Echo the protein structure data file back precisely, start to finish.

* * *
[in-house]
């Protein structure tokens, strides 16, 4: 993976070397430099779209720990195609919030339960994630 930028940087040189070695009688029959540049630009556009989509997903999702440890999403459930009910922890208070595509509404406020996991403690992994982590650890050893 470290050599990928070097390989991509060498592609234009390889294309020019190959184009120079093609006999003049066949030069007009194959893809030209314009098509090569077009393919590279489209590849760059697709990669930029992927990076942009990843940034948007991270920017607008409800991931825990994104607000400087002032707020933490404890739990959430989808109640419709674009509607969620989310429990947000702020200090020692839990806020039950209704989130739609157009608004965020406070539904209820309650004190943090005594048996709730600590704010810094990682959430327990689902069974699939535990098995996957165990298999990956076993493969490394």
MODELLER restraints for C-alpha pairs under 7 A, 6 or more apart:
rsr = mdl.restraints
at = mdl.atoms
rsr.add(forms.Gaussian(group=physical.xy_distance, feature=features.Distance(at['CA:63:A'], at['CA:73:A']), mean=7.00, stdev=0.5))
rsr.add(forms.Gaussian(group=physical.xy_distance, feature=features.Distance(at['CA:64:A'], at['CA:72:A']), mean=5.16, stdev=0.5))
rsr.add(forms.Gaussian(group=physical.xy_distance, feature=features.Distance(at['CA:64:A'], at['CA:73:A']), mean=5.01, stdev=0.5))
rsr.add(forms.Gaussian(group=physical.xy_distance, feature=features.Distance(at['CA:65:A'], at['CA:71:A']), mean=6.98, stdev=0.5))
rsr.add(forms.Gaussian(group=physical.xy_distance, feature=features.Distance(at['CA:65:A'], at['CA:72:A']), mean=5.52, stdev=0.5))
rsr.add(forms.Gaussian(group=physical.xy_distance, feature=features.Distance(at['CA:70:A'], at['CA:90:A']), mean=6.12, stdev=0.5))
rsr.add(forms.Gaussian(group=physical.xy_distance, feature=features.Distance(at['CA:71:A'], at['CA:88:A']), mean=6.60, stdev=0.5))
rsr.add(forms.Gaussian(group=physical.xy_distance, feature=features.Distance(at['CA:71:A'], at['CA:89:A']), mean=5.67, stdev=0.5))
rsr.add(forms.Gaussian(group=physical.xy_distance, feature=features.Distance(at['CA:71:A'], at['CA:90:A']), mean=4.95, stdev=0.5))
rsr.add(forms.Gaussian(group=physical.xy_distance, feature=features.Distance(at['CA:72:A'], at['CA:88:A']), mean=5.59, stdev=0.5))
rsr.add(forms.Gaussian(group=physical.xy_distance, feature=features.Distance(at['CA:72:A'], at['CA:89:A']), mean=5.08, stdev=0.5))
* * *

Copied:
[in-house]
């Protein structure tokens, strides 16, 4: 993976070397430099779209720990195609919030339960994630 930028940087040189070695009688029959540049630009556009989509997903999702440890999403459930009910922890208070595509509404406020996991403690992994982590650890050893 470290050599990928070097390989991509060498592609234009390889294309020019190959184009120079093609006999003049066949030069007009194959893809030209314009098509090569077009393919590279489209590849760059697709990669930029992927990076942009990843940034948007991270920017607008409800991931825990994104607000400087002032707020933490404890739990959430989808109640419709674009509607969620989310429990947000702020200090020692839990806020039950209704989130739609157009608004965020406070539904209820309650004190943090005594048996709730600590704010810094990682959430327990689902069974699939535990098995996957165990298999990956076993493969490394």
MODELLER restraints for C-alpha pairs under 7 A, 6 or more apart:
rsr = mdl.restraints
at = mdl.atoms
rsr.add(forms.Gaussian(group=physical.xy_distance, feature=features.Distance(at['CA:63:A'], at['CA:73:A']), mean=7.00, stdev=0.5))
rsr.add(forms.Gaussian(group=physical.xy_distance, feature=features.Distance(at['CA:64:A'], at['CA:72:A']), mean=5.16, stdev=0.5))
rsr.add(forms.Gaussian(group=physical.xy_distance, feature=features.Distance(at['CA:64:A'], at['CA:73:A']), mean=5.01, stdev=0.5))
rsr.add(forms.Gaussian(group=physical.xy_distance, feature=features.Distance(at['CA:65:A'], at['CA:71:A']), mean=6.98, stdev=0.5))
rsr.add(forms.Gaussian(group=physical.xy_distance, feature=features.Distance(at['CA:65:A'], at['CA:72:A']), mean=5.52, stdev=0.5))
rsr.add(forms.Gaussian(group=physical.xy_distance, feature=features.Distance(at['CA:70:A'], at['CA:90:A']), mean=6.12, stdev=0.5))
rsr.add(forms.Gaussian(group=physical.xy_distance, feature=features.Distance(at['CA:71:A'], at['CA:88:A']), mean=6.60, stdev=0.5))
rsr.add(forms.Gaussian(group=physical.xy_distance, feature=features.Distance(at['CA:71:A'], at['CA:89:A']), mean=5.67, stdev=0.5))
rsr.add(forms.Gaussian(group=physical.xy_distance, feature=features.Distance(at['CA:71:A'], at['CA:90:A']), mean=4.95, stdev=0.5))
rsr.add(forms.Gaussian(group=physical.xy_distance, feature=features.Distance(at['CA:72:A'], at['CA:88:A']), mean=5.59, stdev=0.5))
rsr.add(forms.Gaussian(group=physical.xy_distance, feature=features.Distance(at['CA:72:A'], at['CA:89:A']), mean=5.08, stdev=0.5))